Bayou Cocodrie brings wheelchair hunters together in hunt
FERRIDAY — This weekend was the moment several hunters have been waiting for, and so has Bayou Cocodrie National Wildlife Refuge.
Friday and Saturday marked Bayou Cocodrie’s fifth year hosting the Special Access Hunt along with the Concordia Delta Longbeards chapter of the National Wild Turkey Federation (NWTF), though the hunt itself has gone on for much longer.
The hunt allows wheelchair-dependent hunters to participate in gunning down white tail deer and hogs.
The hunters set out at 2:30 p.m. Friday to start their hunt and returned to Bayou Cocodrie at 5:30 a.m. Saturday. After a lunch break, the hunters headed back out to look for deer and hogs at 2:30 p.m.
Refuge manager Deisha Norwood said though the hunt was only for handicapped individuals, each hunter was required to have someone with them during the event.
“Several brought a friend or family member, or we provided them with a guide so someone can go out and return the game,” Norwood said.
The hunters were allowed to use any legal firearm to harvest deer or hogs. Two deer harvested per day (one buck and one doe) was allowed.
“Once the hunters harvest the animals, (NWTF) will process the meat for them,” Norwood said. “(NWTF) also provided lodging and snacks.”
Norwood said the NWTF played a major part in hosting the hunt, and their work didn’t go unnoticed.
Though no one shot any game this year, hunters like Marlee Phillips and James Mullins said they still had a great time. Phillips has been attending the Special Access Hunt for seven years, and she still remembers when she shot her first deer
“My first year, I shot a deer, and I’ve seen several since then, but that was my only kill,” Phillips said. “It keeps me motivated to keep coming back every year.”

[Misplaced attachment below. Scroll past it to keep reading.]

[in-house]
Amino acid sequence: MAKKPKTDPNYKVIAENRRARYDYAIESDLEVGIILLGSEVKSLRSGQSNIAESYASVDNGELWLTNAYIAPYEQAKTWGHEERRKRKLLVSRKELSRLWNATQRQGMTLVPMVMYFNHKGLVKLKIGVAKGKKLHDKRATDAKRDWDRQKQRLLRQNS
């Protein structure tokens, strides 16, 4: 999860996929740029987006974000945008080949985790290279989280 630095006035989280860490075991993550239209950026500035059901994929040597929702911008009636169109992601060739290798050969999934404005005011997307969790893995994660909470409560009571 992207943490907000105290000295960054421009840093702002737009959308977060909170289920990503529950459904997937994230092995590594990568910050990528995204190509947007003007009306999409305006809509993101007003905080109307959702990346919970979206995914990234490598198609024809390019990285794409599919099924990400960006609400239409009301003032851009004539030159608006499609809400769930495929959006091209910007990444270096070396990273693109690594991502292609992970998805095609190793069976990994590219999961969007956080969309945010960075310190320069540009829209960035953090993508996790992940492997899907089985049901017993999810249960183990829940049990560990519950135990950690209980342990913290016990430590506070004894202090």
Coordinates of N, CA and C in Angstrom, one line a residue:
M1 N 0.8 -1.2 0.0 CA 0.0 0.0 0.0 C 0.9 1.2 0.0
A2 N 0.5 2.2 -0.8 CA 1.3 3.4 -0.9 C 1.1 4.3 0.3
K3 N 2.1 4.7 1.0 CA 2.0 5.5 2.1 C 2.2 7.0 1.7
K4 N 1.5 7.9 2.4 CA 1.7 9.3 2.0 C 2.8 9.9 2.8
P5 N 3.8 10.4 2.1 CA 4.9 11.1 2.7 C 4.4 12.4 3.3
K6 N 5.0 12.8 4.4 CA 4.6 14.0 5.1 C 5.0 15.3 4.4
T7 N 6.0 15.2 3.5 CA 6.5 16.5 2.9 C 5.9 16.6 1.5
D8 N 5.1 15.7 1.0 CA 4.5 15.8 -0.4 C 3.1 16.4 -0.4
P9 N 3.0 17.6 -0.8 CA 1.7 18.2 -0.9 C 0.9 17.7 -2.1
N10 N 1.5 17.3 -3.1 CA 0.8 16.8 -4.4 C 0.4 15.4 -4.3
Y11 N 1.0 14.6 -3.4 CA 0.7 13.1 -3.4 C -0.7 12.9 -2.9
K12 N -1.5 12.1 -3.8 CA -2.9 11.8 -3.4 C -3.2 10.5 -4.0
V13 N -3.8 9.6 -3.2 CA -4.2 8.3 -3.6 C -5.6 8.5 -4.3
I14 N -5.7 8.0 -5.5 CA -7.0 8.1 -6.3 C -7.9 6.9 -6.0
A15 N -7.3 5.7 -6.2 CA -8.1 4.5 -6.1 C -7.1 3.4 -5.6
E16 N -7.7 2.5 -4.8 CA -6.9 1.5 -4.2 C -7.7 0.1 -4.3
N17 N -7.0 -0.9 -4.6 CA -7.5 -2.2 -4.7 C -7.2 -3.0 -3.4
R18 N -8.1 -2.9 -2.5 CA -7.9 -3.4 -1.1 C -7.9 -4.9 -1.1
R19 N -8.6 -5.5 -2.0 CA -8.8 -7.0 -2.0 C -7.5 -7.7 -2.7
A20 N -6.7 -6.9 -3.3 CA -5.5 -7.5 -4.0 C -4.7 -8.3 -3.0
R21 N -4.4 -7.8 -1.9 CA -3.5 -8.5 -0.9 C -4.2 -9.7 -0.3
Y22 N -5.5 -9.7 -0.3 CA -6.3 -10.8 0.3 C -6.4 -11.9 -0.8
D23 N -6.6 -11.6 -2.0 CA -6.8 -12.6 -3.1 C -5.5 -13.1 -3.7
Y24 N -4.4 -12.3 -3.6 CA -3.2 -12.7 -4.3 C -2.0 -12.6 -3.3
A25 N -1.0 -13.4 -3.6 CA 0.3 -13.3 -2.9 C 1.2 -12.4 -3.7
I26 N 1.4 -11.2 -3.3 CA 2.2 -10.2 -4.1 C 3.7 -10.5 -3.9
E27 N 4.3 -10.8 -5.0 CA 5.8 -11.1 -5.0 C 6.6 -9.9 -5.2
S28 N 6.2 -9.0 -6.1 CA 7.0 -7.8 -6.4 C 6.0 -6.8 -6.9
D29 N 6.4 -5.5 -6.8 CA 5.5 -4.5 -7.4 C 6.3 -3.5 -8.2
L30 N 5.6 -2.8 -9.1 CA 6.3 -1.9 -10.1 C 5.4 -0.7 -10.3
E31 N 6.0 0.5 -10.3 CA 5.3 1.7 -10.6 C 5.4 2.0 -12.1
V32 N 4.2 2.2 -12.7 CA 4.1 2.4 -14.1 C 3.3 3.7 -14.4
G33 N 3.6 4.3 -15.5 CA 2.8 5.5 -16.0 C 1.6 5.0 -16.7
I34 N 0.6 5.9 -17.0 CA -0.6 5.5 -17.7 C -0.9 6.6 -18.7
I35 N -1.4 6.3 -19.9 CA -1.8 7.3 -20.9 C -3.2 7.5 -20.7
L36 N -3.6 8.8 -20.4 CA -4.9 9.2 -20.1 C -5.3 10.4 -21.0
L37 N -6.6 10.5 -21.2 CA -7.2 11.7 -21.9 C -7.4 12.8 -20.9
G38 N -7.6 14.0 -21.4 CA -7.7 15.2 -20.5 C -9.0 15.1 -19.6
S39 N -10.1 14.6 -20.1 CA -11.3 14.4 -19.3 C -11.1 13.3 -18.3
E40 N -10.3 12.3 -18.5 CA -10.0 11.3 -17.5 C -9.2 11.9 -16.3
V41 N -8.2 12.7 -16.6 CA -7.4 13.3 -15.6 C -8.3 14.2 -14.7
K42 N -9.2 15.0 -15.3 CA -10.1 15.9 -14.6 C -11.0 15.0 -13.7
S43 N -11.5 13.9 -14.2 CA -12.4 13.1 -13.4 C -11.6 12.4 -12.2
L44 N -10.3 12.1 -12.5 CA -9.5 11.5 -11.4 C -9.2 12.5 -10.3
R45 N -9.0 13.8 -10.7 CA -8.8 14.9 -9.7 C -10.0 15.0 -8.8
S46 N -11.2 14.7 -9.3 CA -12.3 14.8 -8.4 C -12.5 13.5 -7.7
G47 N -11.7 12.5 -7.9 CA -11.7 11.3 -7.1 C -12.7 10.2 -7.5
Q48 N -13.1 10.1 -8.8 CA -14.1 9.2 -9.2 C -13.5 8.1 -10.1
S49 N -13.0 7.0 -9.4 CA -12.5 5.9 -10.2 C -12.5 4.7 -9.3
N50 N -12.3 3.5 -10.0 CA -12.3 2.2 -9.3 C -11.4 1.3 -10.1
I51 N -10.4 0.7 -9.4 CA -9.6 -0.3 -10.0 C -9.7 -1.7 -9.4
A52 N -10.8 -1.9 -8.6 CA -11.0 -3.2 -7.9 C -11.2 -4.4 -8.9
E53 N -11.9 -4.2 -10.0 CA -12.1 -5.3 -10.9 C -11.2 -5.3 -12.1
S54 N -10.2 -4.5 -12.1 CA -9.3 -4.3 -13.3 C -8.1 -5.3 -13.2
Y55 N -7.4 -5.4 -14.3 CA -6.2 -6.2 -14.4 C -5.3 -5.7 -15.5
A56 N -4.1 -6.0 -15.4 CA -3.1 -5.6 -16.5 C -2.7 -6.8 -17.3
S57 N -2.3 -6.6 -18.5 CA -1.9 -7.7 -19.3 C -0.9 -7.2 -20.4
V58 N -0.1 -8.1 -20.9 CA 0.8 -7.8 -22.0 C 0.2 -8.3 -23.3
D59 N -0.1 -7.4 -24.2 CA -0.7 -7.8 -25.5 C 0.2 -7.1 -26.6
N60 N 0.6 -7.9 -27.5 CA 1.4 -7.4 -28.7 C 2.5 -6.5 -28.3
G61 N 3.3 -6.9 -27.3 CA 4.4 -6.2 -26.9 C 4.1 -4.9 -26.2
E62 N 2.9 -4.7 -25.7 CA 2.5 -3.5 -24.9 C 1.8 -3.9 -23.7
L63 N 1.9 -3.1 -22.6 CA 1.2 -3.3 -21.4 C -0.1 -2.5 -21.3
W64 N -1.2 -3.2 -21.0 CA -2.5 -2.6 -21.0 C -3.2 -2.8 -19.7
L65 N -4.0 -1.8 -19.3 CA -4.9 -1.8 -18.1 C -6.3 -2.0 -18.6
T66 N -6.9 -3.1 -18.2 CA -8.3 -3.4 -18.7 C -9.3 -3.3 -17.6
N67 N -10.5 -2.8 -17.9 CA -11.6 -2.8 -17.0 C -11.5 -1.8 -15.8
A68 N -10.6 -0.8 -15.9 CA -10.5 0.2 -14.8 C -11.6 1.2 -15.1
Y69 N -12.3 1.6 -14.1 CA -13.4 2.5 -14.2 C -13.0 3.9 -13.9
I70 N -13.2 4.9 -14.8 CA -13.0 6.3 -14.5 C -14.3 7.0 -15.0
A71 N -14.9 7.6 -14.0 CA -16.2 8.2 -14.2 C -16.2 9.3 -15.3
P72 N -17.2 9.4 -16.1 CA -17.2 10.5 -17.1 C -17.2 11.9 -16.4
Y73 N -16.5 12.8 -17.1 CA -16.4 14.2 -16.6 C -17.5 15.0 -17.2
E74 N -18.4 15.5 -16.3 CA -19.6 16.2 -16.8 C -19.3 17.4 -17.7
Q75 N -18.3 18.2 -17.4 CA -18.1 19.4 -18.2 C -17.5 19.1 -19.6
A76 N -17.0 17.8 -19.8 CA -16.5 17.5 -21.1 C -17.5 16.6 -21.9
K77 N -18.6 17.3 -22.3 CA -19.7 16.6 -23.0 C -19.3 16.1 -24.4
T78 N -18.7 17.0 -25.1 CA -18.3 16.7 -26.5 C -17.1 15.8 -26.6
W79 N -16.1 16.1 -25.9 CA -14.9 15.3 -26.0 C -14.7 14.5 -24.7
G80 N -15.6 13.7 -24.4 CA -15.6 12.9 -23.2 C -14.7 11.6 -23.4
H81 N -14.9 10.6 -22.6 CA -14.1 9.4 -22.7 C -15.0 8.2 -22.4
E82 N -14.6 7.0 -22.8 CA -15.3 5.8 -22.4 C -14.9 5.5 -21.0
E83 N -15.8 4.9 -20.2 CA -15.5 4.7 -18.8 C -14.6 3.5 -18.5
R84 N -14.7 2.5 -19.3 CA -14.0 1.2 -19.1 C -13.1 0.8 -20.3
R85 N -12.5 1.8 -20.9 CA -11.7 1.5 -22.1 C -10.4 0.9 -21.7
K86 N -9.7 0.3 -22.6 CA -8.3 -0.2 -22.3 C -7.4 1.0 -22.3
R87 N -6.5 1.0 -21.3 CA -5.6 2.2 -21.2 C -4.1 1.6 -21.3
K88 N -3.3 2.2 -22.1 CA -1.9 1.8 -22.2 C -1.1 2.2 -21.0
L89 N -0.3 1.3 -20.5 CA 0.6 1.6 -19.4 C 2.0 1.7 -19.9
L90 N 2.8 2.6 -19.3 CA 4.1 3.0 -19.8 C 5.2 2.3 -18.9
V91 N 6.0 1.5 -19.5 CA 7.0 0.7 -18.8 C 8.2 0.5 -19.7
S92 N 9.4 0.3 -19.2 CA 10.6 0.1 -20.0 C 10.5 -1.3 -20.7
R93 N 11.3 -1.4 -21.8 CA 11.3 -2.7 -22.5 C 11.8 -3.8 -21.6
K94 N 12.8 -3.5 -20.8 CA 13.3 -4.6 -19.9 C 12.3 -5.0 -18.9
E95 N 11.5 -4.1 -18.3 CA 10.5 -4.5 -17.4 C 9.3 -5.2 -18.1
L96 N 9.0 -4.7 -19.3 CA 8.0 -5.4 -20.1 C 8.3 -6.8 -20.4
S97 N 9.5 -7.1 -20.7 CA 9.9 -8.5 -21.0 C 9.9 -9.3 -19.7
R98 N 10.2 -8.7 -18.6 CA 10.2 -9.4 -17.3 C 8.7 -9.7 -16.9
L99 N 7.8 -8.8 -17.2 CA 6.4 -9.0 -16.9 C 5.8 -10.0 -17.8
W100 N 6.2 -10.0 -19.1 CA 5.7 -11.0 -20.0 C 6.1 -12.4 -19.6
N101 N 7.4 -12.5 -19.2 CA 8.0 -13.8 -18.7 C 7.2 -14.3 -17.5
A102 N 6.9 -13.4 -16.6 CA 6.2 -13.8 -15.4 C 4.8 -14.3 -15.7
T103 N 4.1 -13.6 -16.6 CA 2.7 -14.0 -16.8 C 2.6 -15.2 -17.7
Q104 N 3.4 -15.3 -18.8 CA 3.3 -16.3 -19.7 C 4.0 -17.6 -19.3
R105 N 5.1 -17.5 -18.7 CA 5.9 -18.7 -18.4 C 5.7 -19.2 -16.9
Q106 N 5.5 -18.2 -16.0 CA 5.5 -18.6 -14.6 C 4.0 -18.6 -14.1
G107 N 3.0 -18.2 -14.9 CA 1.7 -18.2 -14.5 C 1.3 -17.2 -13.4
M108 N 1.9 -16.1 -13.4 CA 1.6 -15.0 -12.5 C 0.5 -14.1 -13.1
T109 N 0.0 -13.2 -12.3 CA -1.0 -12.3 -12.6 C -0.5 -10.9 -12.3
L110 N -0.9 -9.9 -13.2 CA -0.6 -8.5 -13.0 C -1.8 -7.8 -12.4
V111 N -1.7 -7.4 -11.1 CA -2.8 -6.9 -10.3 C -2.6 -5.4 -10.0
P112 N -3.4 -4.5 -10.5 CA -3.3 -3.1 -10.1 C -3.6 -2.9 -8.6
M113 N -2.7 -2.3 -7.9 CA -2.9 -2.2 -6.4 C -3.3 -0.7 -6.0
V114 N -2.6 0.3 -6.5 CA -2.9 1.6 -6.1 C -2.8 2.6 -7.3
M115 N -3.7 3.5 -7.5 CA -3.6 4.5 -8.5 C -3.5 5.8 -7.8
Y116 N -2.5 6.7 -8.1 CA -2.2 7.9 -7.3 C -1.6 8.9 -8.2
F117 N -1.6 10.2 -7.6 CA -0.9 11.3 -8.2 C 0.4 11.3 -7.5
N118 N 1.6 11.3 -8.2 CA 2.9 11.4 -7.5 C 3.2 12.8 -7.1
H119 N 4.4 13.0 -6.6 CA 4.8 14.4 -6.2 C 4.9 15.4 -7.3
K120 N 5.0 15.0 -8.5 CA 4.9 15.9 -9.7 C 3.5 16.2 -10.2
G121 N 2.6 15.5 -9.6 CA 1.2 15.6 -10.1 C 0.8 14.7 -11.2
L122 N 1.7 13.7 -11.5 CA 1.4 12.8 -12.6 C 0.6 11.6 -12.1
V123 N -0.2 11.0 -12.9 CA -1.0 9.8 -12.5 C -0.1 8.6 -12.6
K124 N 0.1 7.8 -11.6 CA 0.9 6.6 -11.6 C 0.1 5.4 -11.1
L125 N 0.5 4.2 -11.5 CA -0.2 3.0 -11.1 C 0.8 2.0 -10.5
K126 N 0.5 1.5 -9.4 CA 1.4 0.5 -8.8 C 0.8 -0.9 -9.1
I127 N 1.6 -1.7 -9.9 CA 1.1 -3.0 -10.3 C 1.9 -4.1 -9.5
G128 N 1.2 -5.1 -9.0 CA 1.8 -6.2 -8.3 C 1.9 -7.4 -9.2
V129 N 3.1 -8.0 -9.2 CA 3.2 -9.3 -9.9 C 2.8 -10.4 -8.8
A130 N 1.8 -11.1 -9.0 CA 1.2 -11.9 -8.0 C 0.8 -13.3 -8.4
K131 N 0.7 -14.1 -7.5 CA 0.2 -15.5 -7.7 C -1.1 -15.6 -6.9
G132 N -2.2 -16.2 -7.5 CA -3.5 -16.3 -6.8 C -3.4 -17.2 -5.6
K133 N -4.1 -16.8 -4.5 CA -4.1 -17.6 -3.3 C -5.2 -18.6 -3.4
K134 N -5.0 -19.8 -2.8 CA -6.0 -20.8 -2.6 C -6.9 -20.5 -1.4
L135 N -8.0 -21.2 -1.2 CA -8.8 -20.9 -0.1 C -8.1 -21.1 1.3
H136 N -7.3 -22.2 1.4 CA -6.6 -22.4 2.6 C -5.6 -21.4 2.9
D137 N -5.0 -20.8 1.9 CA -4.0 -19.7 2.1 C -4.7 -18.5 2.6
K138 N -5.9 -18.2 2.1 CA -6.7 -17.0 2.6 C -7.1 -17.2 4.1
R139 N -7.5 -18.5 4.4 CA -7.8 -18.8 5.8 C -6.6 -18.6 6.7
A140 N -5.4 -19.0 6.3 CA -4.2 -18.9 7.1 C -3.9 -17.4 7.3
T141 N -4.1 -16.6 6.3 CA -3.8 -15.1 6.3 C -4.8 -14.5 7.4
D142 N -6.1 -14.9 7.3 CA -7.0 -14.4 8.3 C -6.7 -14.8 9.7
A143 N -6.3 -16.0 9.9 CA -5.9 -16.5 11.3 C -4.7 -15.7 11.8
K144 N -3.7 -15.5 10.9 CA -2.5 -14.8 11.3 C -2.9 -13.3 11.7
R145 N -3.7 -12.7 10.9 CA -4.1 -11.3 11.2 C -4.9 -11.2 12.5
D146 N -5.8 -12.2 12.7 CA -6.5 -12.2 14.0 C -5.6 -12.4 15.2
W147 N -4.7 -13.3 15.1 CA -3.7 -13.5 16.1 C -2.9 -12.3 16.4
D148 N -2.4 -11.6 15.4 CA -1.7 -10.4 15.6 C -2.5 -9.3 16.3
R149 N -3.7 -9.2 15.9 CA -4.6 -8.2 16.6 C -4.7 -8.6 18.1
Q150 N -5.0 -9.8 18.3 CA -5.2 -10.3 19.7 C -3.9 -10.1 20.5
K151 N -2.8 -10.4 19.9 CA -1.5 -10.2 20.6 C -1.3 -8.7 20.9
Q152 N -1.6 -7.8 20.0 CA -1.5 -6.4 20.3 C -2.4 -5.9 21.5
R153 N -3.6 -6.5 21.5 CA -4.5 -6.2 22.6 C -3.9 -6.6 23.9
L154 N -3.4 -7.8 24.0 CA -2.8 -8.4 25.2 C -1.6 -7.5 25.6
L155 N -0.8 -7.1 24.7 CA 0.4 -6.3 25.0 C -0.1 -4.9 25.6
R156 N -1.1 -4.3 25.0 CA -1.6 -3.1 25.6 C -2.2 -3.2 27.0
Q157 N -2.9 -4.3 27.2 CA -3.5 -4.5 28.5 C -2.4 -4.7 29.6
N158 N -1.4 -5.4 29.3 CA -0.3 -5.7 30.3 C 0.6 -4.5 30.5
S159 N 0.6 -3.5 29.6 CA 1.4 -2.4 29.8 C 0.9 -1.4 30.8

Phillips is one of the hunters that have participated the longest, and she said she gave plenty of advice to the new hunters.
“I tell them just don’t panic.” Phillips said. “I still get nervous when I see a big deer, but it’s not worth it to get nervous and miss, because I’ve done that before.”
Mullins said he heard about the hunt when a member of the NTWF gave him an ad about it while attending a hunter’s safety class.
It was just Mullins’ second time to participate in the hunt, and he said he has yet to spot any game, but he hopes to get lucky in the future.
“I can definitely see myself coming back for years to come,” Mullins said.
It’s not often that a lot of game is shot during the hunt, but Phillips said the weekend is about much more than bringing down a buck.
“It’s not always about the kill, we just come and have a good time and fellowship with other hunters,” she said.
Mullins said he looks forward to meeting new people at the hunt every year.
“Most of the people are from somewhere else, but I live locally in Vidalia, so it’s nice to meet new people,” he said.
Norwood said the hunters enjoyed the event, and it is their main goal every year to give the handicapped participants a chance to enjoy the outdoors.
“They come back every year,” she said. “It’s not a competition, it’s just to have fun. Our main goal is to provide the opportunity to hunt.”
Norwood said approximately 100 people — hunters and volunteers — came out between Friday and Saturday.
She said that was the largest crowd the refuge has hosted for the hunt, and the numbers were up from the 70 people that participated in last year’s hunt.
While the refuge is putting on the event to help others, Norwood said the hunters are helping the refuge as well.
“We have a huge problem out here with hogs, so any that can be harvested on the refuge is a plus,” she said.
The NWTF will host its annual banquet to raise money for the committee at 6 p.m. Feb. 7 at the Vidalia Conference and Convention Center. For more information and tickets, call Lisa Smith at 318-729-8304.